The future of the supply chain business structure

Supply chain business structure Prological

Prological’s Paul Erokhin, General Manager for Australia & New Zealand, discusses the importance of supply chain units within an organisation’s overall business structure.

Paul Erokhin, General Manager for Australia & New Zealand at Prological, notes that historically supply chain has been seen merely as a “servant to sales” and other departments within the business structure.

Educated as a chemist, Paul worked 15 years in supply chain roles and has been a consultant for an additional six.

“When I started out, supply chain was indeed simply something to serve sales or marketing or manufacturing,” he says. “I used to get questions like ‘How do we run out of stock?’ ‘Why have we got too much stock?’ ‘Why are our freight costs so high? Why do we have so many staff in the warehouse?’ and so forth. There wasn’t a fundamental understanding that what occurs operationally is a consequence of what is promised upfront.”

Although doubtless accelerated by COVID-19, Paul says there was even before that a steadily growing realisation that supply chain in and of itself served a vital role within the organisational structure. 

“It’s been a steady path to realising its importance,” he says. “Senior supply chain managers have gradually worked their way into strategic discussions and towards a seat at the board table. Perhaps part of the reason it has been gradual is that supply chain capability was traditionally grown through experience – until recently professionals hadn’t formally studied supply chain; they just worked it out.”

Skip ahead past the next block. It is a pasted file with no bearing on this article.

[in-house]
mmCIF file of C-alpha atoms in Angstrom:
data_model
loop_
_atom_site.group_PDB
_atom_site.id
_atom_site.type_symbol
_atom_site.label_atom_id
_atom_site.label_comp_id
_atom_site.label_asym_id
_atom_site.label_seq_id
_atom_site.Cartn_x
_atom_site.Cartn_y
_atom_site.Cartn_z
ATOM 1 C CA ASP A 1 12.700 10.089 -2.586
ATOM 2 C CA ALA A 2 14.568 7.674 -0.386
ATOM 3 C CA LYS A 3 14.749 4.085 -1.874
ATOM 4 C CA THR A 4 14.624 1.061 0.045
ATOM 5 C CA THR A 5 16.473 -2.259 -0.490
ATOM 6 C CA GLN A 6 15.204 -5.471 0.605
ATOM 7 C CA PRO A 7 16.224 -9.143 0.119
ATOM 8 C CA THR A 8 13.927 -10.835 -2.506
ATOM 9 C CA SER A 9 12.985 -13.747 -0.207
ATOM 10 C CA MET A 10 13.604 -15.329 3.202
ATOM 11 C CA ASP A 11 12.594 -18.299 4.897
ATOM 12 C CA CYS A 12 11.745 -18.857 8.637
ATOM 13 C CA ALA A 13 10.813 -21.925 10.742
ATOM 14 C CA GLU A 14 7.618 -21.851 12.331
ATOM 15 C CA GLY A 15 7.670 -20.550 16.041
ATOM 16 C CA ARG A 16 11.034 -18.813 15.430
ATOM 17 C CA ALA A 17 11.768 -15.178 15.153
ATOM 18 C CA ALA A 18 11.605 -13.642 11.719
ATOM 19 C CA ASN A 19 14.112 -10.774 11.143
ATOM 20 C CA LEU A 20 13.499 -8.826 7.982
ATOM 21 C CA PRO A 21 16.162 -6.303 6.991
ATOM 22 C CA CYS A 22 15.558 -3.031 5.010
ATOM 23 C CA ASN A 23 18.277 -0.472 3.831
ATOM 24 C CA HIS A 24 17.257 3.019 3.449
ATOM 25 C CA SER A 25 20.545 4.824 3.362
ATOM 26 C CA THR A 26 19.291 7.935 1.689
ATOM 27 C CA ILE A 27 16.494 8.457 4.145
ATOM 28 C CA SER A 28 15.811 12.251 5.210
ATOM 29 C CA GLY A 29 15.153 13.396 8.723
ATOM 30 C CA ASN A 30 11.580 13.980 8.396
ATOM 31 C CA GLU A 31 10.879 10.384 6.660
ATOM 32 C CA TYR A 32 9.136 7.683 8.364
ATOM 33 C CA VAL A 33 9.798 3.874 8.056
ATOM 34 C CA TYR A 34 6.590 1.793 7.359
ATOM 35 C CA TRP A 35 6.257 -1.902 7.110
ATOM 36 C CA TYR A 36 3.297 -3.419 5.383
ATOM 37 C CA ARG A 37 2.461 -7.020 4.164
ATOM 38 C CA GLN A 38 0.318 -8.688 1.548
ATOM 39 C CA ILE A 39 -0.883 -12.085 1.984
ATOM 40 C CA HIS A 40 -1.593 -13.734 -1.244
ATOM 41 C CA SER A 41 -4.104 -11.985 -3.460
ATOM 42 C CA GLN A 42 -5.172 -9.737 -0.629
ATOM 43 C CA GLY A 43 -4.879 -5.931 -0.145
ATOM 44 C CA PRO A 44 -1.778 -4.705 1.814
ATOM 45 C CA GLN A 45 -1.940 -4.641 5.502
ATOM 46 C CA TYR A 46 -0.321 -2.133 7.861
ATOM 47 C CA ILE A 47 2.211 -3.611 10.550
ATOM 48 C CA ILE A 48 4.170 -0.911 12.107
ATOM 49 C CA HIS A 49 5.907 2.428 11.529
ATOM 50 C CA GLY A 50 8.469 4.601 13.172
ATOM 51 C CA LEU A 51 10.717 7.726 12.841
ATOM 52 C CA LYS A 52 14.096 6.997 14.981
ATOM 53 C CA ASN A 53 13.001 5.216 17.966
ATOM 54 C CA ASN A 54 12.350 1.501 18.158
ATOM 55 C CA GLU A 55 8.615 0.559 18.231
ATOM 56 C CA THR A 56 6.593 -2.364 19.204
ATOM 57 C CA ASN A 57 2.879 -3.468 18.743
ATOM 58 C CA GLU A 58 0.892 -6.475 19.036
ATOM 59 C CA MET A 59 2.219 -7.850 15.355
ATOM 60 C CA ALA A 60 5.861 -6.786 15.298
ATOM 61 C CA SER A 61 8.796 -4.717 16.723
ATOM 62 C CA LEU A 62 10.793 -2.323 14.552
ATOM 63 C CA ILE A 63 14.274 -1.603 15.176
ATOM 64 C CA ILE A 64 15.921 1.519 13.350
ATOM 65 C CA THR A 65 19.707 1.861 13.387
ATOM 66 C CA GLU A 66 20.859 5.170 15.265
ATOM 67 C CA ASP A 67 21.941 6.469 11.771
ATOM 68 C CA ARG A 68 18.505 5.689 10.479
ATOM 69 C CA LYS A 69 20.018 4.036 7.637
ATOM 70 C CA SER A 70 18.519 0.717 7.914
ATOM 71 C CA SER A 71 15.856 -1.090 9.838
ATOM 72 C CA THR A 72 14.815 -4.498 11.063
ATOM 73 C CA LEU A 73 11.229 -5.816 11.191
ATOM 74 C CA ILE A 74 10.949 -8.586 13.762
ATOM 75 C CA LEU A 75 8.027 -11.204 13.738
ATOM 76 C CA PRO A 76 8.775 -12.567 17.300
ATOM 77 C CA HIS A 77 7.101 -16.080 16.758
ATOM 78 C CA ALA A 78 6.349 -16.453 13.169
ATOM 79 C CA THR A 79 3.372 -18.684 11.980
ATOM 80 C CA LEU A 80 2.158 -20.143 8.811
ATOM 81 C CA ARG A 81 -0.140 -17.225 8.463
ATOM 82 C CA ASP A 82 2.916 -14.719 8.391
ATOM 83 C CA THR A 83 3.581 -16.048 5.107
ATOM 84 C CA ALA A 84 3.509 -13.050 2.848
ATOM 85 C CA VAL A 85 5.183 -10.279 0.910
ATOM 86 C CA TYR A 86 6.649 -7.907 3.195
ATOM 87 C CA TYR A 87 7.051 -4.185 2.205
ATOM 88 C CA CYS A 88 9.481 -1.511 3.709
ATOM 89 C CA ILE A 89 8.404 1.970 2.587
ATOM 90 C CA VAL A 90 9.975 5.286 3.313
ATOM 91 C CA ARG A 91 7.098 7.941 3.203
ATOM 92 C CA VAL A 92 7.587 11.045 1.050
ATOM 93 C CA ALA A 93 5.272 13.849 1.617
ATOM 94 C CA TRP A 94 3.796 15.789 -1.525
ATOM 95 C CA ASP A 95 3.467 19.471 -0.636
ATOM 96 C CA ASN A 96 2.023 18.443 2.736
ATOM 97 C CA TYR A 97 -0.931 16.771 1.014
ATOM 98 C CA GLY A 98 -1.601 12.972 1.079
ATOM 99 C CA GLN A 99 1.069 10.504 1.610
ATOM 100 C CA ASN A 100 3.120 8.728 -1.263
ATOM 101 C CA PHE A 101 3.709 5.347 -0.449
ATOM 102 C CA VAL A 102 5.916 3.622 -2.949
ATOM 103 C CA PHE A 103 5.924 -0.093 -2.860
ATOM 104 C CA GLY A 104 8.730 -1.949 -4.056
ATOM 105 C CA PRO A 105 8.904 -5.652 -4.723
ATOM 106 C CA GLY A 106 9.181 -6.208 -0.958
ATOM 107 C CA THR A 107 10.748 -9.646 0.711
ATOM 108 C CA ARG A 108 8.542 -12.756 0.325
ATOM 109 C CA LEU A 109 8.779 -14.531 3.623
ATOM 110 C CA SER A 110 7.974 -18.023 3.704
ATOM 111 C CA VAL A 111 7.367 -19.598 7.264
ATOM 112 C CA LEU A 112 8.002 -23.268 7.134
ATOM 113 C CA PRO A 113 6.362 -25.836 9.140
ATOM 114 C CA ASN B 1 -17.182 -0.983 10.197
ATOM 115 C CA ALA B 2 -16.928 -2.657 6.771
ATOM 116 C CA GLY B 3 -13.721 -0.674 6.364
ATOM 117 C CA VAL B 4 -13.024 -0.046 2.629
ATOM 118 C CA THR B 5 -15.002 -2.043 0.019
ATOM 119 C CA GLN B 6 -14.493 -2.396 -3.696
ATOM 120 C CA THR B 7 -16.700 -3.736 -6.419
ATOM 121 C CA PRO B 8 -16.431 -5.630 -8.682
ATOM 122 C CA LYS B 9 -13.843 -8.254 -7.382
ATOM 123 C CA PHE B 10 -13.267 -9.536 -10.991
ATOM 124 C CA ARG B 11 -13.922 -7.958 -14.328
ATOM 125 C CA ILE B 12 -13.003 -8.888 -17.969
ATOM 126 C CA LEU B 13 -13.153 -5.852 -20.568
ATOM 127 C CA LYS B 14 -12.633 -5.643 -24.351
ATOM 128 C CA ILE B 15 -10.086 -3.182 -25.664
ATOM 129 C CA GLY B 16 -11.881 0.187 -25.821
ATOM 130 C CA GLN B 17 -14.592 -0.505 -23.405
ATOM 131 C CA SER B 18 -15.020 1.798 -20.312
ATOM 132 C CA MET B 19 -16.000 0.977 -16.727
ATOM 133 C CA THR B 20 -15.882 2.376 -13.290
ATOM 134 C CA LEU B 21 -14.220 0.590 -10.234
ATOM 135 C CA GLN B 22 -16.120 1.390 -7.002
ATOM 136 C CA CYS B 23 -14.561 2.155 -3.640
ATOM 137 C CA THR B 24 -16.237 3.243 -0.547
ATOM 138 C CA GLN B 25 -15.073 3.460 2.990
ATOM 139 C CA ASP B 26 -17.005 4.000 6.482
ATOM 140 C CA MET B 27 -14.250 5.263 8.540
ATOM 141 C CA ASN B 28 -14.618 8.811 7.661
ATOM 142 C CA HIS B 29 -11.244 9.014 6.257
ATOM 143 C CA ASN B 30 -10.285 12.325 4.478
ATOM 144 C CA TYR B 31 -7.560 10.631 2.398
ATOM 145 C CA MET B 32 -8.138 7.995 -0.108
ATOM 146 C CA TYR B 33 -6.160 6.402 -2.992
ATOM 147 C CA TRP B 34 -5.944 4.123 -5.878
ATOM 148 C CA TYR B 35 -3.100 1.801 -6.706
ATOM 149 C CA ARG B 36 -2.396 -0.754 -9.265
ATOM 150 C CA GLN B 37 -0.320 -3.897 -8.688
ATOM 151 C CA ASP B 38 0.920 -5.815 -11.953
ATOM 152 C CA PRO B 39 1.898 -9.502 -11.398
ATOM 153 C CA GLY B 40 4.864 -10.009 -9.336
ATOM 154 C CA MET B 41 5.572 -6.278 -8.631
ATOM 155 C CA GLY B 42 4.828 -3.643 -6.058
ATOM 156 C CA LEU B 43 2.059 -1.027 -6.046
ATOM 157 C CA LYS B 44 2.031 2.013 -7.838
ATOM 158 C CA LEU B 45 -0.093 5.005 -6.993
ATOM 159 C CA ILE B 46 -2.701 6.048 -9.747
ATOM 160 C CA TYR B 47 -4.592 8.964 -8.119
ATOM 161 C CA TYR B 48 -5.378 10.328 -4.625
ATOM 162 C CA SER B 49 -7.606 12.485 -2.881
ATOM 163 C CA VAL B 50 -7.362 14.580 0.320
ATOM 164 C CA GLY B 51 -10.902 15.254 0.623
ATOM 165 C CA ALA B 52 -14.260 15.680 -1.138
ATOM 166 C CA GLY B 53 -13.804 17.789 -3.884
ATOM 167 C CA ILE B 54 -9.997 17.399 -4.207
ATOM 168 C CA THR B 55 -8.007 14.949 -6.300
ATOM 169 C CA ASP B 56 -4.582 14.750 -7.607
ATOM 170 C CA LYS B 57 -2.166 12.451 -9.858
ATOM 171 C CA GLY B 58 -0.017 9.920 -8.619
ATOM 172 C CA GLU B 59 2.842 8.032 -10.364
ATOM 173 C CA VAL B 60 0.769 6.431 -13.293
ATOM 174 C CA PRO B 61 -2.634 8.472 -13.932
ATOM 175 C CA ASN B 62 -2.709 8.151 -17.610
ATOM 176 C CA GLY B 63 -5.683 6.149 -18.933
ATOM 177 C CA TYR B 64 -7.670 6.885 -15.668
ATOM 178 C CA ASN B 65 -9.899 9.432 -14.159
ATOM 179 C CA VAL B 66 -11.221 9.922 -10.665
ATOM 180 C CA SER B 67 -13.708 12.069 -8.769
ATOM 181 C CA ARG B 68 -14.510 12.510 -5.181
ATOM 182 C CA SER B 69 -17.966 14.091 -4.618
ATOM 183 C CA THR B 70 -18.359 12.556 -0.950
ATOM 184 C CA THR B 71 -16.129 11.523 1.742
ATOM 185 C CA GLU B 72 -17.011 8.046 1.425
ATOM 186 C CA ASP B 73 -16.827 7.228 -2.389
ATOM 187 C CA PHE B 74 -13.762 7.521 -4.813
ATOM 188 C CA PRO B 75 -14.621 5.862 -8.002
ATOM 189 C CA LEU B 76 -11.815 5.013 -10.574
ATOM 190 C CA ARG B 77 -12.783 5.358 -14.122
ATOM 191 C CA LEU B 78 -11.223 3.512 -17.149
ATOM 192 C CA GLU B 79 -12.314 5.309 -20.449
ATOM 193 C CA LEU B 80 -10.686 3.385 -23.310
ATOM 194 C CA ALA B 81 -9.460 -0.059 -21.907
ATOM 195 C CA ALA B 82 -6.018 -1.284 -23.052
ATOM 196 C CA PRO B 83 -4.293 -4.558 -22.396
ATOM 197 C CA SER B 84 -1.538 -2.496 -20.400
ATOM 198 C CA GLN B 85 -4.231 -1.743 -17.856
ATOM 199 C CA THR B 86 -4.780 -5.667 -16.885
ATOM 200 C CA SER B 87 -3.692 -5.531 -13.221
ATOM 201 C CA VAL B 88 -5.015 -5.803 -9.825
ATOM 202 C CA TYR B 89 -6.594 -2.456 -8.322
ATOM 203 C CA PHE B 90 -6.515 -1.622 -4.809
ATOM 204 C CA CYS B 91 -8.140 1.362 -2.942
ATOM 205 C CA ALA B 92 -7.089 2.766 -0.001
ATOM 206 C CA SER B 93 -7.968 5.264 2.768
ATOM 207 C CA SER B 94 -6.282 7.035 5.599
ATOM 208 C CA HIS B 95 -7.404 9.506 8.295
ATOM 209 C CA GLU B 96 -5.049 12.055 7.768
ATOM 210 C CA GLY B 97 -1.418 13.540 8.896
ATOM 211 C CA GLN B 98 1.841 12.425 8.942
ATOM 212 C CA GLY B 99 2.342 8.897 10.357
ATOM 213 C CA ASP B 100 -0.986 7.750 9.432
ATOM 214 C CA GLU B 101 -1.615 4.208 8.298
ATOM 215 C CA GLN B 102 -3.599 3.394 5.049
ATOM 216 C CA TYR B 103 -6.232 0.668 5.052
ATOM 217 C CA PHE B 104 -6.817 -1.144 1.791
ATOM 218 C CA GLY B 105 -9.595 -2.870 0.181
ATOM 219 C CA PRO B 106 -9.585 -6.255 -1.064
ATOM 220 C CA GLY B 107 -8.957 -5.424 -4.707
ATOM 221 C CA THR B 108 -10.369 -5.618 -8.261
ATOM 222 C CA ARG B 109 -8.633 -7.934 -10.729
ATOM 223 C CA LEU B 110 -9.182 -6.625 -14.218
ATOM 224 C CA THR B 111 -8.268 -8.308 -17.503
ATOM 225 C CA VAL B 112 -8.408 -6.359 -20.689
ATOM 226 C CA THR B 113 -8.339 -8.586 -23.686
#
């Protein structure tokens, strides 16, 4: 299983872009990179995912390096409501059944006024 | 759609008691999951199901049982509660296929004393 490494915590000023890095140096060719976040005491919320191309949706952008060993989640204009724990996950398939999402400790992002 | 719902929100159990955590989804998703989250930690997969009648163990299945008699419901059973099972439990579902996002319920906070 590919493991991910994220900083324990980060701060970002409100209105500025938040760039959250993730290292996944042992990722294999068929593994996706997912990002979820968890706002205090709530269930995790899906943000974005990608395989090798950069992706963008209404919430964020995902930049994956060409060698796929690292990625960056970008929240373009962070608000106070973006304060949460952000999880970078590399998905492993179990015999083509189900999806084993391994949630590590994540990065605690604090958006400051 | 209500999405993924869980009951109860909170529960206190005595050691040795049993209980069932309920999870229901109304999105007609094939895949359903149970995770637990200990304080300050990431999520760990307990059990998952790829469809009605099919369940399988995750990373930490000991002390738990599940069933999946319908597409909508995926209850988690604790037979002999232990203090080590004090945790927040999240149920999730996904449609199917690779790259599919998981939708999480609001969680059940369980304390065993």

Tertiary educational study of supply chain has been a positive development, in Paul’s estimation. “It readies new entrants to the field with an overall contextual grasp of the domain,” he says. “Now when a graduate hits the floor, I think they have the capacity to learn a lot quicker – to situate their immediate practical work in a broader framework.”

However, while Paul is impressed by the quality of talent among new tertiary-qualified supply chain professionals, the demand still far outstrips the supply.

“There are so many options for the talented young supply chain professional,” he says. “There’s lots of money being tossed their way in a very competitive and challenging environment. Because the environment can be so trying, I think everyone needs to be a little more careful about securing their talent with proper pay rises and perks.”